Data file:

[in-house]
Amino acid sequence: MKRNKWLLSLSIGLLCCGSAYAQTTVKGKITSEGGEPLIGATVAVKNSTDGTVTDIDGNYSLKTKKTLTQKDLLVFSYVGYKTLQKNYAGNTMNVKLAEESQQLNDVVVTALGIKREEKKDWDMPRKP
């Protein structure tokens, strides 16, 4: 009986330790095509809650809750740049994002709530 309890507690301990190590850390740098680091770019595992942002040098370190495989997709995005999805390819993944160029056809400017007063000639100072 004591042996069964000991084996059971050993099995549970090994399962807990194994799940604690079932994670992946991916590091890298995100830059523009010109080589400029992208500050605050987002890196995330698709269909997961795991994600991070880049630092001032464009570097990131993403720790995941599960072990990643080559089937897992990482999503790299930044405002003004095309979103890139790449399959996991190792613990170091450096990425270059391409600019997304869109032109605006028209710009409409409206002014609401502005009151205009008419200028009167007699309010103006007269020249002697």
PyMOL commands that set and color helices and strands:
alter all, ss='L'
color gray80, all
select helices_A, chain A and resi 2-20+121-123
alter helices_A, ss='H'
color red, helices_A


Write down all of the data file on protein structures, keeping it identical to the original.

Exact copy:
[in-house]
Amino acid sequence: MKRNKWLLSLSIGLLCCGSAYAQTTVKGKITSEGGEPLIGATVAVKNSTDGTVTDIDGNYSLKTKKTLTQKDLLVFSYVGYKTLQKNYAGNTMNVKLAEESQQLNDVVVTALGIKREEKKDWDMPRKP
């Protein structure tokens, strides 16, 4: 009986330790095509809650809750740049994002709530 309890507690301990190590850390740098680091770019595992942002040098370190495989997709995005999805390819993944160029056809400017007063000639100072 004591042996069964000991084996059971050993099995549970090994399962807990194994799940604690079932994670992946991916590091890298995100830059523009010109080589400029992208500050605050987002890196995330698709269909997961795991994600991070880049630092001032464009570097990131993403720790995941599960072990990643080559089937897992990482999503790299930044405002003004095309979103890139790449399959996991190792613990170091450096990425270059391409600019997304869109032109605006028209710009409409409206002014609401502005009151205009008419200028009167007699309010103006007269020249002697």
PyMOL commands that set and color helices and strands:
alter all, ss='L'
color gray80, all
select helices_A, chain A and resi 2-20+121-123
alter helices_A, ss='H'
color red, helices_A